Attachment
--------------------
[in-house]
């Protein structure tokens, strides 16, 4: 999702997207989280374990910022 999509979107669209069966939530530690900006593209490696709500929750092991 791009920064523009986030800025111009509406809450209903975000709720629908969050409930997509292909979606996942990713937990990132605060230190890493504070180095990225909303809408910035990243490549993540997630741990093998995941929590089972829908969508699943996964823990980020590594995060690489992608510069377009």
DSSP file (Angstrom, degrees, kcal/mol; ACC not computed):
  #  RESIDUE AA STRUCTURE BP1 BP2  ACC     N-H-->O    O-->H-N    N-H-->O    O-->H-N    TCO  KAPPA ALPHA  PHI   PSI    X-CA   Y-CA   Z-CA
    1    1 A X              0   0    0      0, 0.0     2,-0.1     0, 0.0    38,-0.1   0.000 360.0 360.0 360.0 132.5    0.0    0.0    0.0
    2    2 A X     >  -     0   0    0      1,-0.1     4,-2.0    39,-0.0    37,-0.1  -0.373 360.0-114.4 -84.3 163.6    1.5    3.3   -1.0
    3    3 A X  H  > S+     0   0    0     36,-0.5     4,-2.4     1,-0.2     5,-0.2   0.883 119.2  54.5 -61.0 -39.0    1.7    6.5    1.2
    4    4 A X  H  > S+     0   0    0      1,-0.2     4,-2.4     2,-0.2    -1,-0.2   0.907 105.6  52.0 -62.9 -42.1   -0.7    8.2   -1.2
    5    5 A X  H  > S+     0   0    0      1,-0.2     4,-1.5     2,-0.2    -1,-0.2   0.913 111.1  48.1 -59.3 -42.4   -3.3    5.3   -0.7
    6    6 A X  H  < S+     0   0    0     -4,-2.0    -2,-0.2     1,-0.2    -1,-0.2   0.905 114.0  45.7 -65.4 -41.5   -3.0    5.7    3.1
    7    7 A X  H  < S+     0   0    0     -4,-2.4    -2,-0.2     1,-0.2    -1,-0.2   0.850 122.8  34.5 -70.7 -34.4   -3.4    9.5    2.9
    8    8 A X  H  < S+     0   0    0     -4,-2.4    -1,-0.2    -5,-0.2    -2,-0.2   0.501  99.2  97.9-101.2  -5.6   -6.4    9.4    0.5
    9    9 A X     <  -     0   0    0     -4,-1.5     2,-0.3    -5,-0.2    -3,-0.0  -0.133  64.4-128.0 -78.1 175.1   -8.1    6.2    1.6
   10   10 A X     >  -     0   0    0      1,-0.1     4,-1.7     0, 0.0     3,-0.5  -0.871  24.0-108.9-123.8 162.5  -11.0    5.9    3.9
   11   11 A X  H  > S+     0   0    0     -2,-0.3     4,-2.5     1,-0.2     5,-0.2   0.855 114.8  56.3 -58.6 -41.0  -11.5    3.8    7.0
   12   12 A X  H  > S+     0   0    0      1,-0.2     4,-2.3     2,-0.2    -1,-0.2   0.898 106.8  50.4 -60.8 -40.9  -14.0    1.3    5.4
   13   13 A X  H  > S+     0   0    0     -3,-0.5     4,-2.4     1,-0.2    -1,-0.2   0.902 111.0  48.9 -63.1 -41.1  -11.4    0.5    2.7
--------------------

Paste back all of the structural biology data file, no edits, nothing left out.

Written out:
[in-house]
């Protein structure tokens, strides 16, 4: 999702997207989280374990910022 999509979107669209069966939530530690900006593209490696709500929750092991 791009920064523009986030800025111009509406809450209903975000709720629908969050409930997509292909979606996942990713937990990132605060230190890493504070180095990225909303809408910035990243490549993540997630741990093998995941929590089972829908969508699943996964823990980020590594995060690489992608510069377009």
DSSP file (Angstrom, degrees, kcal/mol; ACC not computed):
  #  RESIDUE AA STRUCTURE BP1 BP2  ACC     N-H-->O    O-->H-N    N-H-->O    O-->H-N    TCO  KAPPA ALPHA  PHI   PSI    X-CA   Y-CA   Z-CA
    1    1 A X              0   0    0      0, 0.0     2,-0.1     0, 0.0    38,-0.1   0.000 360.0 360.0 360.0 132.5    0.0    0.0    0.0
    2    2 A X     >  -     0   0    0      1,-0.1     4,-2.0    39,-0.0    37,-0.1  -0.373 360.0-114.4 -84.3 163.6    1.5    3.3   -1.0
    3    3 A X  H  > S+     0   0    0     36,-0.5     4,-2.4     1,-0.2     5,-0.2   0.883 119.2  54.5 -61.0 -39.0    1.7    6.5    1.2
    4    4 A X  H  > S+     0   0    0      1,-0.2     4,-2.4     2,-0.2    -1,-0.2   0.907 105.6  52.0 -62.9 -42.1   -0.7    8.2   -1.2
    5    5 A X  H  > S+     0   0    0      1,-0.2     4,-1.5     2,-0.2    -1,-0.2   0.913 111.1  48.1 -59.3 -42.4   -3.3    5.3   -0.7
    6    6 A X  H  < S+     0   0    0     -4,-2.0    -2,-0.2     1,-0.2    -1,-0.2   0.905 114.0  45.7 -65.4 -41.5   -3.0    5.7    3.1
    7    7 A X  H  < S+     0   0    0     -4,-2.4    -2,-0.2     1,-0.2    -1,-0.2   0.850 122.8  34.5 -70.7 -34.4   -3.4    9.5    2.9
    8    8 A X  H  < S+     0   0    0     -4,-2.4    -1,-0.2    -5,-0.2    -2,-0.2   0.501  99.2  97.9-101.2  -5.6   -6.4    9.4    0.5
    9    9 A X     <  -     0   0    0     -4,-1.5     2,-0.3    -5,-0.2    -3,-0.0  -0.133  64.4-128.0 -78.1 175.1   -8.1    6.2    1.6
   10   10 A X     >  -     0   0    0      1,-0.1     4,-1.7     0, 0.0     3,-0.5  -0.871  24.0-108.9-123.8 162.5  -11.0    5.9    3.9
   11   11 A X  H  > S+     0   0    0     -2,-0.3     4,-2.5     1,-0.2     5,-0.2   0.855 114.8  56.3 -58.6 -41.0  -11.5    3.8    7.0
   12   12 A X  H  > S+     0   0    0      1,-0.2     4,-2.3     2,-0.2    -1,-0.2   0.898 106.8  50.4 -60.8 -40.9  -14.0    1.3    5.4
   13   13 A X  H  > S+     0   0    0     -3,-0.5     4,-2.4     1,-0.2    -1,-0.2   0.902 111.0  48.9 -63.1 -41.1  -11.4    0.5    2.7